Alternate pathway: binding directly to the pathogen
What are the effector responses of the complement cascade?
Opsonisation: coating, ready for phagocytosis
MAC: pore-formation in the cell wall of the bacterium
Chemotaxis: recruitment of inflammatory cells
What are the induced soluble factors that mediate immunity?
What are cytokines?
Secreted proteins that warn neighbouring cells that there is an invader present
What are chemokines?
Secreted protein that attract cells to the site of infection
What is the receptor of a B cell?
What is the receptor of a T cell?
T cell receptor
What is the structure of antibody?
Fab: variable region
Fc: constant region
Two light chains
Two heavy chains
What is the structure of a T cell receptor?
Constant and variable region
Alpha and beta chain
What can antibodies bind?
Molecules associated with extracellular pathogens
What can T cell receptors bind?
Peptides associated with intracellular antigens
Describe the location of innate leucocytes of the innate immune system
Blood --> infected tissue
Describe how neutrophils migrate from blood to tissues
1. Chemotactic gradient, cytokines making endothelium leaky
2. Congestion, margination, rolling, adhesion of neutrophils in the endothelium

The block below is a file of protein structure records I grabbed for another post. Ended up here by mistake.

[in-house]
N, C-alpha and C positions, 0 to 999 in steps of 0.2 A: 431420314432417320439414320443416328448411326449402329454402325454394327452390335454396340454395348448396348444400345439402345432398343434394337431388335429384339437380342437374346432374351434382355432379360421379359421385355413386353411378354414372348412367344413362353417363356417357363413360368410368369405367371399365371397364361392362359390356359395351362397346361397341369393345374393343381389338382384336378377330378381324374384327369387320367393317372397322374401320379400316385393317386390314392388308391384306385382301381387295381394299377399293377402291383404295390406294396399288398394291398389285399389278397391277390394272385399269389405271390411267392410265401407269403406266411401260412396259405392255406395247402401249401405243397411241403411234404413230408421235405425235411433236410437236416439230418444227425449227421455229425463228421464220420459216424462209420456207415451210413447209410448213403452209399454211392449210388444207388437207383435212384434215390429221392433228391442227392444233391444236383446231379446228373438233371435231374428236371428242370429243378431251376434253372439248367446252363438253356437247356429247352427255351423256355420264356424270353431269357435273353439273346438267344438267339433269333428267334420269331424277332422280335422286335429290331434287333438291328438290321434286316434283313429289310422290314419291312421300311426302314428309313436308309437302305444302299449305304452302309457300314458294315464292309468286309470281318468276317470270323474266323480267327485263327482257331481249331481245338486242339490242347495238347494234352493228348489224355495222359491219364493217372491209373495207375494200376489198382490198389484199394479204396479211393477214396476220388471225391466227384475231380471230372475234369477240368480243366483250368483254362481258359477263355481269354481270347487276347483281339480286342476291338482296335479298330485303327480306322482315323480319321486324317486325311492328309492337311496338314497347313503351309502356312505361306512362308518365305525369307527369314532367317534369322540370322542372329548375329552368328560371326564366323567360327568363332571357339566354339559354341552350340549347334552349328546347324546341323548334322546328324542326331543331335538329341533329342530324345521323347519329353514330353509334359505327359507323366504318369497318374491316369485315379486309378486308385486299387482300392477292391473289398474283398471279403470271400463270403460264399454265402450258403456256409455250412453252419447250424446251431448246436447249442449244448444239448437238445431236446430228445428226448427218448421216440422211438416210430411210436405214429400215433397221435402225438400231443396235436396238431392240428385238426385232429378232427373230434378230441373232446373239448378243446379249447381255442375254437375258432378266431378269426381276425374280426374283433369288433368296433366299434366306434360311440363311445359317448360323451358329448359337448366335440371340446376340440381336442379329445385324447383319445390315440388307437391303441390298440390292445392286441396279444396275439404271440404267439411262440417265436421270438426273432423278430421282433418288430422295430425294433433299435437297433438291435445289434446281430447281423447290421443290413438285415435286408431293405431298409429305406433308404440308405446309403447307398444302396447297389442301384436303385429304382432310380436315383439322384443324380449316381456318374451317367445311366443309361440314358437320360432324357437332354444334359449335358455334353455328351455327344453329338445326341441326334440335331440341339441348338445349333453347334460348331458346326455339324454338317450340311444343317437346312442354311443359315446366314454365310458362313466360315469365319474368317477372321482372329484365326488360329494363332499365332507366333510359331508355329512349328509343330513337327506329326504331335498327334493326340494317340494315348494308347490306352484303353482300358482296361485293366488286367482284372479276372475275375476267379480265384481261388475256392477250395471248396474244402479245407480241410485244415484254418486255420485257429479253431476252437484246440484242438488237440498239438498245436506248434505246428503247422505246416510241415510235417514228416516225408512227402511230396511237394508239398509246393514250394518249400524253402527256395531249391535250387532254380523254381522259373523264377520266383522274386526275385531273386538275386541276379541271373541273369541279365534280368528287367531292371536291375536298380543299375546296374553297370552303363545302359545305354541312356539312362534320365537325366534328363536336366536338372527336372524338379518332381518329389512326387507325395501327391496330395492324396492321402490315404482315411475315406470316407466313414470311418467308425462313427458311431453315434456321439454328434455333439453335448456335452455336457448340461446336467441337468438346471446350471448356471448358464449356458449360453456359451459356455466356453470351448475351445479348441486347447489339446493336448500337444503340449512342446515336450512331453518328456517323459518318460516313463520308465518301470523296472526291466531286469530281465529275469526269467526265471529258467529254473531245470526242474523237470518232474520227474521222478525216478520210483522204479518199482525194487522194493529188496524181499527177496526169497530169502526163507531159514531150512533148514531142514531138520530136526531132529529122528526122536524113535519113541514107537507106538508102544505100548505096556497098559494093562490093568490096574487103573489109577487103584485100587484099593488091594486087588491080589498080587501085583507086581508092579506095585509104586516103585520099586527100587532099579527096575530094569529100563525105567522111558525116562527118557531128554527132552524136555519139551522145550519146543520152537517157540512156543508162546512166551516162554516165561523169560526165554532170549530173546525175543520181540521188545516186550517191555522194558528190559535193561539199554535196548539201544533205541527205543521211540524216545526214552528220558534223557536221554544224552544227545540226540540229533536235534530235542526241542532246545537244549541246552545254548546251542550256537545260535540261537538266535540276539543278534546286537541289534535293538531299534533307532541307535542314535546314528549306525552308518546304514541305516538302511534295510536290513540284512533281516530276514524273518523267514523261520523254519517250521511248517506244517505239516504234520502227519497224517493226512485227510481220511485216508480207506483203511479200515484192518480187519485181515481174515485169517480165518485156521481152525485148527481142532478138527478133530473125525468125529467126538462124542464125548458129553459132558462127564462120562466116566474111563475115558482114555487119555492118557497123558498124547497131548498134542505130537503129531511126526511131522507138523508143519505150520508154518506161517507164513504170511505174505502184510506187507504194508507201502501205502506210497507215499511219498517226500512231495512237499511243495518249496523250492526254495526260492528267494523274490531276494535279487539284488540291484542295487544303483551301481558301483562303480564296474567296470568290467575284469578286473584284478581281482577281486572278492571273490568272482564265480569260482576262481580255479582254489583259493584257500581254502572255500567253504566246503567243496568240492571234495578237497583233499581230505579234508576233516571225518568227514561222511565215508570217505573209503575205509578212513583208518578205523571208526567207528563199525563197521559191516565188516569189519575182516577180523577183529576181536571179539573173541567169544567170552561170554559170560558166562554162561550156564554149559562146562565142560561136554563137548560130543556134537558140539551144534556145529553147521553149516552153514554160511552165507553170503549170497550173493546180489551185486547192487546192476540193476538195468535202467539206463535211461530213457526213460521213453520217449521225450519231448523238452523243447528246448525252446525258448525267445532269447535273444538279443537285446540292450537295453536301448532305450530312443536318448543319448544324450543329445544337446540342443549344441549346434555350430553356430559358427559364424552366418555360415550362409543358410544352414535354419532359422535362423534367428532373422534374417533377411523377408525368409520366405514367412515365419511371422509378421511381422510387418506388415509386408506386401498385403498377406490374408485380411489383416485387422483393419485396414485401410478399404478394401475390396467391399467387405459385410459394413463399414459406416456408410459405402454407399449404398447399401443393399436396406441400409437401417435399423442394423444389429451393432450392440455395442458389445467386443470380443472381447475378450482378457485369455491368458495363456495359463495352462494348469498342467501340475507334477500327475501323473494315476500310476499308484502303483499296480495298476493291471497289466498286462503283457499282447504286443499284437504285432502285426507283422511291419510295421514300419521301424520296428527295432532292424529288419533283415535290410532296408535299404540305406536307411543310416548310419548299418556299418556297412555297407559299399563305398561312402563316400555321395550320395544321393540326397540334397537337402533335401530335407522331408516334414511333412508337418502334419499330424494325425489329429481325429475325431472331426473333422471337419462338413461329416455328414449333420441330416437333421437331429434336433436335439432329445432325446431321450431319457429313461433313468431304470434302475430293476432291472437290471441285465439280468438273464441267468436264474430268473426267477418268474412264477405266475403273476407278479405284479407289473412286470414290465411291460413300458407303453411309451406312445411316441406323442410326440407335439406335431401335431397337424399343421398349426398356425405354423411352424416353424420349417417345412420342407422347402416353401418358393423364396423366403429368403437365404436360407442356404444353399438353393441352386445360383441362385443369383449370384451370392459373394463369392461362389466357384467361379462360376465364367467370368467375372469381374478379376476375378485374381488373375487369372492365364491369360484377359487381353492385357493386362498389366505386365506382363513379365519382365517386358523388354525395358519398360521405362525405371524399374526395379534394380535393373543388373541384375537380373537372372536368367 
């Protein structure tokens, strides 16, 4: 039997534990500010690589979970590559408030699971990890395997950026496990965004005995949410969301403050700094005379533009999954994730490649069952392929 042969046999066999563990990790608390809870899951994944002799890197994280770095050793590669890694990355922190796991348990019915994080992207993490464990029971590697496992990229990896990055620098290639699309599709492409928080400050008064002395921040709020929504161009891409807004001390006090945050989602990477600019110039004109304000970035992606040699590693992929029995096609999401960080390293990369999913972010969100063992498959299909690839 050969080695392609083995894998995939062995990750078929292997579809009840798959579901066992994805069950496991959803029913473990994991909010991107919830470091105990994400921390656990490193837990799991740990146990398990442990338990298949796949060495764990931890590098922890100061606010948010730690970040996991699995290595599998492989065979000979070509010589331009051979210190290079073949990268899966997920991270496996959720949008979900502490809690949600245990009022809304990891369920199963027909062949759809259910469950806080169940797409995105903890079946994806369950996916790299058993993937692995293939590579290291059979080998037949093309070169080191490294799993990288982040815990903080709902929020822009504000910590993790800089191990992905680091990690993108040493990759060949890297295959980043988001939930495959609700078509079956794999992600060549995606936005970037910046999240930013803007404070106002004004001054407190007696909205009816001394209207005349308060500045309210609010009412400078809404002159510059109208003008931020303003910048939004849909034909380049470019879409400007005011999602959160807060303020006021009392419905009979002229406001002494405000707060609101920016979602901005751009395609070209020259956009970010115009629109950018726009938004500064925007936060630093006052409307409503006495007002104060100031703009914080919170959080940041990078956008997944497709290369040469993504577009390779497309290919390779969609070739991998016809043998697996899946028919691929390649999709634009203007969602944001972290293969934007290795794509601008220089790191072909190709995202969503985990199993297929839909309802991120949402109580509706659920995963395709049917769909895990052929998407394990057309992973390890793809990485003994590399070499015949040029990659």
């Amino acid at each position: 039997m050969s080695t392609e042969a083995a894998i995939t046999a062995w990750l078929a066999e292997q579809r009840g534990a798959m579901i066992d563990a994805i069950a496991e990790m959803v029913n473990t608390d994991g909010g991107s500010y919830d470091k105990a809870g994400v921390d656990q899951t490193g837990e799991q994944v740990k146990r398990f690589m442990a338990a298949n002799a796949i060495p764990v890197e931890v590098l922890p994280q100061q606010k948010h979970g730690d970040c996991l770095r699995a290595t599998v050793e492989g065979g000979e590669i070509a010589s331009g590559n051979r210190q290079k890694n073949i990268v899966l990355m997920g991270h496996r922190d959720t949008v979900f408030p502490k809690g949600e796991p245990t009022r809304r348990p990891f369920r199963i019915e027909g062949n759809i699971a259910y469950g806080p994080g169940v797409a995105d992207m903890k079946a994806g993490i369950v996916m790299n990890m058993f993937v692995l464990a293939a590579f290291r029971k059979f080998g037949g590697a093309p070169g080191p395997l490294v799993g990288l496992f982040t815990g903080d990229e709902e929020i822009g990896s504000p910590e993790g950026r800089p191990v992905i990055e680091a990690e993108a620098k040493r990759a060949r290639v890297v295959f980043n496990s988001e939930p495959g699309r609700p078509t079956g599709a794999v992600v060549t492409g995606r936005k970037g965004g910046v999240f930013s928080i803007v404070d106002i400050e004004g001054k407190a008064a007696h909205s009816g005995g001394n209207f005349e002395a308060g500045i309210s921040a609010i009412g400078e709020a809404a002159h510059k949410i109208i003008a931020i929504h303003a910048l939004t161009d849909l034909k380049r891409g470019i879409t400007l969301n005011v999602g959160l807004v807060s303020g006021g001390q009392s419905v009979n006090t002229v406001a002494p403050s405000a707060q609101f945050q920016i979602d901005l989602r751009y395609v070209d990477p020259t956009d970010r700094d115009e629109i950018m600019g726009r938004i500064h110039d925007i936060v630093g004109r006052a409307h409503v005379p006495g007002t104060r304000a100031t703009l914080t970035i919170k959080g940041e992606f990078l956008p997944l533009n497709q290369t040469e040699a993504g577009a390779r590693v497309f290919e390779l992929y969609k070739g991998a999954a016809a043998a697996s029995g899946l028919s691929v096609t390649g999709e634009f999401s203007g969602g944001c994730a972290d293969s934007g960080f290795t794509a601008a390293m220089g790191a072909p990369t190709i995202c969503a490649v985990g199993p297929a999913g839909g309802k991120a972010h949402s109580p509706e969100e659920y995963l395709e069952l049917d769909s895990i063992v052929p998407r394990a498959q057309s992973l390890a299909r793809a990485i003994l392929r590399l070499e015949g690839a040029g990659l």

4. Neutrophils follow the chemokine gradient to the invader
Describe the locations of the elements of the adaptive immune system
Circulate in blood
Secondary lymphoid tissue (interact here with APCs)
Migrate to infected tissue
How is it possible that pathogens present at peripheral sites can interact with circulating lymphoctes?
The lymphatic system
APCs are the relay mechanism
Describe the generalised flow of lymph
- Infected tissue
- Afferent lymphatic vessel
- Lymph node
- Efferent lymphatic vessel
- Thoracic duct
- Venous system
- Back to infected tissue
Where do naive lymphocytes come into contact with pathogens?
In secondary lymphoid organs
What are some secondary lymphoid organs?
What are some primary lymphoid tissues?
Describe blood flow through lymph nodes
Artery in through hilum
2. Lymphocytes move through HEV into Paracortex and cortex
3a. B cells: B cell zone, follicle
3b. T cells: Paracortex
4. Encounter lymph that has come in through the afferent lymphatic
5. Activated lyphocytes exit via vein
6. Vein leaves via hilum
Describe how lymphoctes move from circulation into the lymph node
Where does this occur?
This occurs at the HEV: (high endothelial vessels)
1. Rolling and weak adhesion to endothelium
2. Strong adhesion to endothelium
3. Emigration into lymph node
What is different about migration of neutrophils into infected tissue, and migration of lymphocytes into the lymph node
Same process, different selective molecules
Where do T cells hang out in the lymph node?
Where do B cells hang out in the lymph node?
B cell zone, follicle